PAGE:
By Jude Fernando –
Education either functions as an instrument which is used to facilitate integration of the younger generation into the logic of the present system and bring about conformity or it becomes the practice of freedom, the means by which men and women deal critically and creatively with reality and discover how to participate in the transformation of their world.” ― Paulo Freire,
“Leaders who do not act dialogically, but insist on imposing their decisions, do not organize the people–they manipulate them. They do not liberate, nor are they liberated: they oppress.” ― Paulo Freire
Education and Learning (MID’s Objective # 3)
Third, the Ministry of Diversity and Inclusion (MID), in collaboration with the Ministry of Education, should address inclusiveness and diversity issues in textbooks and pedagogical practices. It should introduce mandatory education to prepare the learners to live in a multicultural society regardless of the subjects they pursue (and at every level of education). Why? Building a meaningful multicultural society begins with education. Education in such a society is viewed as moral and political practice aimed towards developing empathy for public good and civic responsibility. This approach to education is known as critical pedagogy advocated by thinkers such as Paulo Freire, John Dewey, bell hooks, Judith Butler, Ivan Illich, and Henry Giroux.
Multicultural education as critical pedagogy seeks to develop critical thinking about education’s role in the shaping of identities, and social and political power relations, and to liberate them from prejudices, oppression, and violence. The purpose behind this is to expand the imagination of the society and empower it to find ways out these social ills by creating learning communities free from race, sexuality, gender age, and ability-based prejudice and discrimination in what is learned, how it’s learned, and how that learning is put into practice. It is also to make learners active participates in bringing such freedom to the rest of society. It is not about programs and events that demonstrate mere physical and symbolic diversity and inclusion; rather, it is about changing the mindsets and attitudes of society, and empowering it to make concrete policy choices and effective implementation strategies. It is also about making education a socially responsible reflection and the practice of meaningful freedom.
Education and Freedom
The key mechanism of this multicultural education program is Sri Lanka’s free education system. Free education is arguably Sri Lanka’s greatest asset and the source of every good thing Sri Lankan society has achieved thus far. Free education taught in Sinhala, Tamil and English mediums, is a privilege that must be protected at all costs. Our celebration of this freedom, however, has escaped many substantive questions about it. How ‘free’ is this free education system? What does this freedom mean? Is this free education system free of the prejudicial and discriminatory ideas, norms, values and practices prevalent in the society? Is it a catalyst through which Sri Lankan society might be freed from the same social ills? Unfortunately, these questions are not a concern of the proposed draft of the Higher Education Act.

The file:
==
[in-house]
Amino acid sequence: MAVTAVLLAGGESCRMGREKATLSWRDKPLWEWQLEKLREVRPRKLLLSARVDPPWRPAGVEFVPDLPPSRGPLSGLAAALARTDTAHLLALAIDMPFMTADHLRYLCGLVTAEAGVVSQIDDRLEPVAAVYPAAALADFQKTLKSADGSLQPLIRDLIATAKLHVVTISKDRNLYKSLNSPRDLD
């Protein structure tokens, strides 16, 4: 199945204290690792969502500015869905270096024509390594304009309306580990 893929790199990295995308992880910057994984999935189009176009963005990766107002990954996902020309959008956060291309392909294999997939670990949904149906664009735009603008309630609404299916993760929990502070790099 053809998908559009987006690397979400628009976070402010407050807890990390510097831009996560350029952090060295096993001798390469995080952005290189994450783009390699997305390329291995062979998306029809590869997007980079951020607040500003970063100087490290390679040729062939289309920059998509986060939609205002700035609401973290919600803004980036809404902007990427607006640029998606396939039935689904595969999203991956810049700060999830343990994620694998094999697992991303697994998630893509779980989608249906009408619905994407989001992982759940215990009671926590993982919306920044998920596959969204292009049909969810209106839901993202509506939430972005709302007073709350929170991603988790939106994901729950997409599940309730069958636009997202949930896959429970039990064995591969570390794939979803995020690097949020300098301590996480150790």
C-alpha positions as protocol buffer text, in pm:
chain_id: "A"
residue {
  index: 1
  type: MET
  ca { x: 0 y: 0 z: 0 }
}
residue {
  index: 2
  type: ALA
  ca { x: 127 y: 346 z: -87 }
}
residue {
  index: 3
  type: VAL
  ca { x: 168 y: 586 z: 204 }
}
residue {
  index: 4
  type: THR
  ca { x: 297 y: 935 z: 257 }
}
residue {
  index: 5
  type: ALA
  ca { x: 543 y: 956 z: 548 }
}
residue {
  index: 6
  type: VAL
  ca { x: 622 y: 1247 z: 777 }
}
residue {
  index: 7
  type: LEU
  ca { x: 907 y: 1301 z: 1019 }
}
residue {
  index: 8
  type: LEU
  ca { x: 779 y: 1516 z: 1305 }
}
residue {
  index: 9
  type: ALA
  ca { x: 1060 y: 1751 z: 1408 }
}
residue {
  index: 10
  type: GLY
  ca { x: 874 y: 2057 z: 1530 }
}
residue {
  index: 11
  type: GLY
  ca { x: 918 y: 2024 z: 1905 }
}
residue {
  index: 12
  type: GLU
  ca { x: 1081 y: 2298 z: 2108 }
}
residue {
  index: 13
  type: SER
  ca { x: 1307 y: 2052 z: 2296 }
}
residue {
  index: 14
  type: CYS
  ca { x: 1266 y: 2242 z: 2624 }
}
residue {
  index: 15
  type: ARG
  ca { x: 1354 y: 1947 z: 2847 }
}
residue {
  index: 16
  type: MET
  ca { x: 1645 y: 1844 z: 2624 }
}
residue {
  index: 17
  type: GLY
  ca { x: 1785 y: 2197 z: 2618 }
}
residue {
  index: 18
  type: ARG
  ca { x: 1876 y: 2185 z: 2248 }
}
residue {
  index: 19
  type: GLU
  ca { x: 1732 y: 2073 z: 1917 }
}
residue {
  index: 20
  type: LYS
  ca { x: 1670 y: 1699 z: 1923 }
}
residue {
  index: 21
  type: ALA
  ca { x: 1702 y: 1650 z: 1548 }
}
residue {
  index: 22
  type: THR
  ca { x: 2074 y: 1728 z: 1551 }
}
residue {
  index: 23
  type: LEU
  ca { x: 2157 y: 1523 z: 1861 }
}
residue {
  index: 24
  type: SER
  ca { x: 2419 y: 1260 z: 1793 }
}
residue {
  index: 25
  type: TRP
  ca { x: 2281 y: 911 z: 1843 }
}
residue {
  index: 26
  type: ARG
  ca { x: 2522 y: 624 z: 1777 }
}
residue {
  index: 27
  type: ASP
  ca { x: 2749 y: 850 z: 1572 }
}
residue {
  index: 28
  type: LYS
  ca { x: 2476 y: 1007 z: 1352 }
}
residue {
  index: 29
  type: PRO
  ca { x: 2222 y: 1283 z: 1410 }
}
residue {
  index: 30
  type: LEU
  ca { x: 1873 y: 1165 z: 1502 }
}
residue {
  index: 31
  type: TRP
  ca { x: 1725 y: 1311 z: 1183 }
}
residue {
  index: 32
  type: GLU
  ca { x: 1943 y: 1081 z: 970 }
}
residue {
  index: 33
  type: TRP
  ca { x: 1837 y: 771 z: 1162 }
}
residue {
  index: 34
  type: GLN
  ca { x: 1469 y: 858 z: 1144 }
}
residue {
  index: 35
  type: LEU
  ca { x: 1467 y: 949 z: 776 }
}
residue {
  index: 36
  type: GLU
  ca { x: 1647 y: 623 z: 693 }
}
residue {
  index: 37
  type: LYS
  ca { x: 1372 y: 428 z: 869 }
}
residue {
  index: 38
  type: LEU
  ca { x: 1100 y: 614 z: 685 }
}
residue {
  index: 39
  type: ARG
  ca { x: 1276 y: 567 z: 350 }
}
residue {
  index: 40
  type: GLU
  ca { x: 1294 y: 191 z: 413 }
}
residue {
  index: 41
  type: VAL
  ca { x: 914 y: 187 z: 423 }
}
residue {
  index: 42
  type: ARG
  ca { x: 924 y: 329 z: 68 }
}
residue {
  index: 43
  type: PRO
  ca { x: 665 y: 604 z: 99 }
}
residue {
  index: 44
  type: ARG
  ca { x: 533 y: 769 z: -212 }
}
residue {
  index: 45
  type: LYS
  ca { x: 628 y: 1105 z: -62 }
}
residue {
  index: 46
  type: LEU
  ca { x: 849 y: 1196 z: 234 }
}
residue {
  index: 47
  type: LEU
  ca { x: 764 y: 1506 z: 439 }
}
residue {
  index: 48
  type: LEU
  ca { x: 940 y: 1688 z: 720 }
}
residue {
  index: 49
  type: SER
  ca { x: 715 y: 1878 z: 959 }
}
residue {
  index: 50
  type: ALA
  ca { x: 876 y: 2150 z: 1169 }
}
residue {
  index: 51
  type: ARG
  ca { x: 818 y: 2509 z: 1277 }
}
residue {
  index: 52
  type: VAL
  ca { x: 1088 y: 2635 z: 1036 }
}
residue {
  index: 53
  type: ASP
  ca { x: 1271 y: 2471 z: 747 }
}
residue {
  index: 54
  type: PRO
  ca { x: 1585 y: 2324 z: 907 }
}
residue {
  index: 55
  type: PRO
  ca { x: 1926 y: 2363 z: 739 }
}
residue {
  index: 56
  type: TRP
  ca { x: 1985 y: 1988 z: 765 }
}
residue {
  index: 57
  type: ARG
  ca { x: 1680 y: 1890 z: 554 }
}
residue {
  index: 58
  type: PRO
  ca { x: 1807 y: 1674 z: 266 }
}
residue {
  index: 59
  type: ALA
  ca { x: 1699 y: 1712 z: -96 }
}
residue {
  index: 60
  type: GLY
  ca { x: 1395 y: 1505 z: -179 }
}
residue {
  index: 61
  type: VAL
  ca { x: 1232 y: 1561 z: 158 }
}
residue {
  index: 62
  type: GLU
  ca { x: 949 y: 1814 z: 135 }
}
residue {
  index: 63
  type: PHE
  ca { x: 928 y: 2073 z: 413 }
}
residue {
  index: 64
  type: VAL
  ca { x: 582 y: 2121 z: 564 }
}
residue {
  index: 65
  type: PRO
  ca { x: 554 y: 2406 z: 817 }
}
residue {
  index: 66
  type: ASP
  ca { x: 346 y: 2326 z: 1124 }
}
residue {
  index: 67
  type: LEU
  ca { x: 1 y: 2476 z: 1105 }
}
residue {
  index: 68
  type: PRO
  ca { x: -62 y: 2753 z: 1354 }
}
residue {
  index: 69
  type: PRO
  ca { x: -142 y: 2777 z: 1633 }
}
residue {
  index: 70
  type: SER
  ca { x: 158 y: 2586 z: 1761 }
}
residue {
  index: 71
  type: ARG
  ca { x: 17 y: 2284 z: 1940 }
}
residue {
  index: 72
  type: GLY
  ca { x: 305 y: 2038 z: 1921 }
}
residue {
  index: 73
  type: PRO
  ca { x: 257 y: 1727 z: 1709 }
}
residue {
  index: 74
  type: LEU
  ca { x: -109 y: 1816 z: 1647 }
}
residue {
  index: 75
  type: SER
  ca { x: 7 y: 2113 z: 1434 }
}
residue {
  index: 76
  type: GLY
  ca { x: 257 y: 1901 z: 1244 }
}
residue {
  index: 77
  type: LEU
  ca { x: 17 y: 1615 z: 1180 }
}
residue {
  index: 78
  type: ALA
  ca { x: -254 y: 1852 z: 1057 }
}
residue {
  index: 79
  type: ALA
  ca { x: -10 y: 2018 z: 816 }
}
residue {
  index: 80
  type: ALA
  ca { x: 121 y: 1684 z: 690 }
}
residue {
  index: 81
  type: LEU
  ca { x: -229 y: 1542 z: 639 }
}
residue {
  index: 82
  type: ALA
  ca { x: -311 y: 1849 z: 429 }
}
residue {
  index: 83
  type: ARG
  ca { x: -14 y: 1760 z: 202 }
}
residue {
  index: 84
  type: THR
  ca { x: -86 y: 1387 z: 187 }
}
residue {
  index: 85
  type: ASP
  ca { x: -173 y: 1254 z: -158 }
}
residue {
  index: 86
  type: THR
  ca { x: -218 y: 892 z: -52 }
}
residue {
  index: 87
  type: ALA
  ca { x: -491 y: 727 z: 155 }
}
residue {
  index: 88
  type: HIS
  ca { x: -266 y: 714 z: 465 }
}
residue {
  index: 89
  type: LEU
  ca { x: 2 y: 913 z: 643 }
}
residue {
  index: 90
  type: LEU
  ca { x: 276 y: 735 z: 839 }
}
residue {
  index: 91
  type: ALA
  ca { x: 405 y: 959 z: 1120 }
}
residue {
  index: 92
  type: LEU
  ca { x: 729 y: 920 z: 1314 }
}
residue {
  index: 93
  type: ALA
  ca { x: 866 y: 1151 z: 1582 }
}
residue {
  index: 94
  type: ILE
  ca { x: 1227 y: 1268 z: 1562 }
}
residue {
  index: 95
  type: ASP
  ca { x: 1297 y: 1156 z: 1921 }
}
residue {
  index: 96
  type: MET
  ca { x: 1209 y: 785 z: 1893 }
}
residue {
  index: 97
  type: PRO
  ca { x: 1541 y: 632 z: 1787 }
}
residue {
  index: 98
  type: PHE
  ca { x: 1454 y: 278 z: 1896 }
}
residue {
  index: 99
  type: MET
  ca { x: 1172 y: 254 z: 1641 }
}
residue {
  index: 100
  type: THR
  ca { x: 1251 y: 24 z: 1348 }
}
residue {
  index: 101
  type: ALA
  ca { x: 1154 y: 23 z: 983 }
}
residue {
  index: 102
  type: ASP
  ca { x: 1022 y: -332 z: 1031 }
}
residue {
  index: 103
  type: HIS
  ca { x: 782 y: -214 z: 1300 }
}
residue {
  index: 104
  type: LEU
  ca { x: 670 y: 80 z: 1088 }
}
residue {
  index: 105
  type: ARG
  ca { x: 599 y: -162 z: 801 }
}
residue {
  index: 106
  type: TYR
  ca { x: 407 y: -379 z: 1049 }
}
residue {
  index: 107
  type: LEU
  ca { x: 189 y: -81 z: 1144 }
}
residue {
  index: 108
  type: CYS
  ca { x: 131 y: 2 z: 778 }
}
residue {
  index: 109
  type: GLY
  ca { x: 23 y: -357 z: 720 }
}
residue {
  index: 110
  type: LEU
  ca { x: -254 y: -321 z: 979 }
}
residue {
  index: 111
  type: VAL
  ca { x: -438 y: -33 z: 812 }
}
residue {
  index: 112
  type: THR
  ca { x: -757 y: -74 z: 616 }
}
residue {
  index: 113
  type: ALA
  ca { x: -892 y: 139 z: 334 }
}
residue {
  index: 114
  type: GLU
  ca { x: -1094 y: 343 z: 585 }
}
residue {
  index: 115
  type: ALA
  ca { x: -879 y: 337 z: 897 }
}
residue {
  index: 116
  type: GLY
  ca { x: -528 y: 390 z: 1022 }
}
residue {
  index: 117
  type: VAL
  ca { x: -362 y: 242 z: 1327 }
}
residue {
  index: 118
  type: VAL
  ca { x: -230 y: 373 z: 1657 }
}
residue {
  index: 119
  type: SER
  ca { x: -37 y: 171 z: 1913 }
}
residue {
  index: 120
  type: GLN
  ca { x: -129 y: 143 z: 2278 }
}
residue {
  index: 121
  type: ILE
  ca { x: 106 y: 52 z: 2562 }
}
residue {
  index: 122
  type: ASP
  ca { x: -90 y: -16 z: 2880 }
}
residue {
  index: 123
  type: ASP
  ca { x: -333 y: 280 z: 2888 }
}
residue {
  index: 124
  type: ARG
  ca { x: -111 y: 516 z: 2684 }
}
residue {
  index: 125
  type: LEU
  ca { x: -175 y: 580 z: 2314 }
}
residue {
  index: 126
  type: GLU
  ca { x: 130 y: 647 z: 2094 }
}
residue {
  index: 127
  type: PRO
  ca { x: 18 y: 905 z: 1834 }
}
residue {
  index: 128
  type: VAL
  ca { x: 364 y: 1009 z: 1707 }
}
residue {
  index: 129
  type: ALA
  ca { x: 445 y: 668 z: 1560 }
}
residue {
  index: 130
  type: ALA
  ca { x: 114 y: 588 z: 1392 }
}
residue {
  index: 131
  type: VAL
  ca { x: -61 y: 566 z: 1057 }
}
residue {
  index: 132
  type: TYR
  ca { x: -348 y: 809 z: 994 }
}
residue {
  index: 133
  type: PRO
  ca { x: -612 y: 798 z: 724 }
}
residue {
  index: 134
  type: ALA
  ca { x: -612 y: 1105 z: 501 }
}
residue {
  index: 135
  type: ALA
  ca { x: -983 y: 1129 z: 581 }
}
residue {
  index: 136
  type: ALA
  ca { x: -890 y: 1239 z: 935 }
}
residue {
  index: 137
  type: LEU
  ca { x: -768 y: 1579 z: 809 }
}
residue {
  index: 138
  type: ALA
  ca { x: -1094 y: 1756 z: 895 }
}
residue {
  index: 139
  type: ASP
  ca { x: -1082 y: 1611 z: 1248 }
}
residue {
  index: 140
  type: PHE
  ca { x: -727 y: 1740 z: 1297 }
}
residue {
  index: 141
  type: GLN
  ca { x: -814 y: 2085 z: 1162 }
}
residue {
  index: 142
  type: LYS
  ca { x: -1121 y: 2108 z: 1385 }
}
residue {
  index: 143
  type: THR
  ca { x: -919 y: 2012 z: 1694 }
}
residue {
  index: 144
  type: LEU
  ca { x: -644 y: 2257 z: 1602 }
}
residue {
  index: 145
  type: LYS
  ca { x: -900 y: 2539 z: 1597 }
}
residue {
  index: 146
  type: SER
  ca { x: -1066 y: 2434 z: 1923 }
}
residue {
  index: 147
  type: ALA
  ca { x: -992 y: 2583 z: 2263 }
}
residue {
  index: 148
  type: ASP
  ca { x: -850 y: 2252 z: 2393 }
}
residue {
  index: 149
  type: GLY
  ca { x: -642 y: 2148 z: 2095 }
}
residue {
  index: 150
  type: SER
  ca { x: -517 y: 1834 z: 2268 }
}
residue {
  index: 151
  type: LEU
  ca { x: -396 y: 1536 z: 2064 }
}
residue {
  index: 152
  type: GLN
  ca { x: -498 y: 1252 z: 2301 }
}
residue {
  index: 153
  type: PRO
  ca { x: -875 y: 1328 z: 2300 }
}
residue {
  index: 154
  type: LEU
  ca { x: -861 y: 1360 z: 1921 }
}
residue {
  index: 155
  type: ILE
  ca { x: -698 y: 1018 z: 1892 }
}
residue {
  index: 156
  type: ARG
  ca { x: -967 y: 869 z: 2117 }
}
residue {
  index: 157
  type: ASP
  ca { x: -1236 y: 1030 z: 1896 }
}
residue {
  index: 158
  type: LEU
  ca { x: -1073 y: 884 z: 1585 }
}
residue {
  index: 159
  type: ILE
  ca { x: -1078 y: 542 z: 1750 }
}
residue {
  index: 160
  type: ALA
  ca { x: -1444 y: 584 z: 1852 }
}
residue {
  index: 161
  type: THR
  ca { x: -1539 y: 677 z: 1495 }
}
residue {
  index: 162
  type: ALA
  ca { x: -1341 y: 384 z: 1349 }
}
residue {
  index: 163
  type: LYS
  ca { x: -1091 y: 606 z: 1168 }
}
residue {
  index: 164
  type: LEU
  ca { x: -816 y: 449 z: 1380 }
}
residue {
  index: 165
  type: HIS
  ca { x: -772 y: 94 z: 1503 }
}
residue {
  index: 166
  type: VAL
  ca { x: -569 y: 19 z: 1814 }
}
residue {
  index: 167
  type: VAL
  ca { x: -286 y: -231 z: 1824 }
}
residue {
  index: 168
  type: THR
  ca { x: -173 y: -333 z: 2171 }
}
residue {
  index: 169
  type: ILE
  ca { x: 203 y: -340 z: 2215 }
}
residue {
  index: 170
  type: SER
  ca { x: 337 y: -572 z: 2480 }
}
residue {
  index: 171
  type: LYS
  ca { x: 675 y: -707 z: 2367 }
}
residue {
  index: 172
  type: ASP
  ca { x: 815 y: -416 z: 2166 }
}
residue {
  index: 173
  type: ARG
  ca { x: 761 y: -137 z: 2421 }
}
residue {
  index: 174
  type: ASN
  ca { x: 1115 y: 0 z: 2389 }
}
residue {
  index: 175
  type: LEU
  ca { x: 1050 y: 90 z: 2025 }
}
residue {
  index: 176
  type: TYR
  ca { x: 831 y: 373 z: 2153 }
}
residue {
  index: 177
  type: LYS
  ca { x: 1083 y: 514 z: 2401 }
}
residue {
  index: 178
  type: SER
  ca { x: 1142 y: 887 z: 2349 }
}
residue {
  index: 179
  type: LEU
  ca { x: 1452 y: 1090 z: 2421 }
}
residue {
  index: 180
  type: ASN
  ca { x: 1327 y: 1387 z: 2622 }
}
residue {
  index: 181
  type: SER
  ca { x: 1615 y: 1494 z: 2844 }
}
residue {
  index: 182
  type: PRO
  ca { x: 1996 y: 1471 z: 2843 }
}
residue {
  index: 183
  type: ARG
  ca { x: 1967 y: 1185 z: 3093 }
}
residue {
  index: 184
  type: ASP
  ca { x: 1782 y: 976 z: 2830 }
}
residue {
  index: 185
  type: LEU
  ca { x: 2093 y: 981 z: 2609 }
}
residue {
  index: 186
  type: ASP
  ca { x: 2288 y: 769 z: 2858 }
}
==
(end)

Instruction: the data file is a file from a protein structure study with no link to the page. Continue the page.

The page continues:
The multicultural approach to education advocated here seeks produce an educated citizenry that is able freely think and identify ingrained lifestyles that propagate racism, sexism, ageism, and other biases and prejudices by fostering critical thinking, empathy for inclusion, and diversity. At the moment such freedom is limited to a few, and their knowledge does not trickle down to the majority of learners. I do not know of any instance of sustained attempts to address racism, sexism, and homophobia in textbooks and pedagogical practices, or to create an environment for students and teachers to come to terms with how they shape their identities and relationships and the insecurities and vulnerabilities they personally experience and create for others.
Educators lack the training and incentives to create inclusive, diverse and active learning environments in which learners are free to express their views as opposed to an authoritarian transfer of knowledge. Under the later system dominant in country’s education system, the educators and learners are not encouraged to test whether the concepts and methods of the subjects they teach are free of biases and prejudices. The education system takes pride in the religious and cultural values it imparts on learners, but educators rarely have an opportunity to learn how those values disguise and entrench prejudice and discrimination in their daily lives. We have no way of knowing the implications of their pedagogical endeavors for the identities and relationships of learners and for society. How many teachers, doctors, engineers, and other professionals are even aware of prejudices and discrimination in their respective practices?
The current education policies are bureaucratically determined and imposed on the society by the neoliberal institutions (e.g., the World Bank and private corporations) and the state, which devalue education as a public good and the civic responsibilities of its ‘consumers.’ The World Bank’s development models and corporate interests have infiltrated into the education system through works of hired consultant-educators and researchers in the academy, and the pressure exerted on state by the structural adjustment policies. The main purpose here is to subjugate academic pursuits to meet the interests of corporate capital/neoliberal rationality. While the state is complicit with the neoliberal interest, the state is also interested in using academic pursuits to enhance its popular legitimacy and ensure the academy will not be a critical voice against neoliberal economic policies and state power. The ethno-religious nationalism, sexism, racism, and xenophobia in the academy, and the militarization of the academy under Rajapaksa Regime, are all instruments used to create a population subservient to the interests of global capital and the state.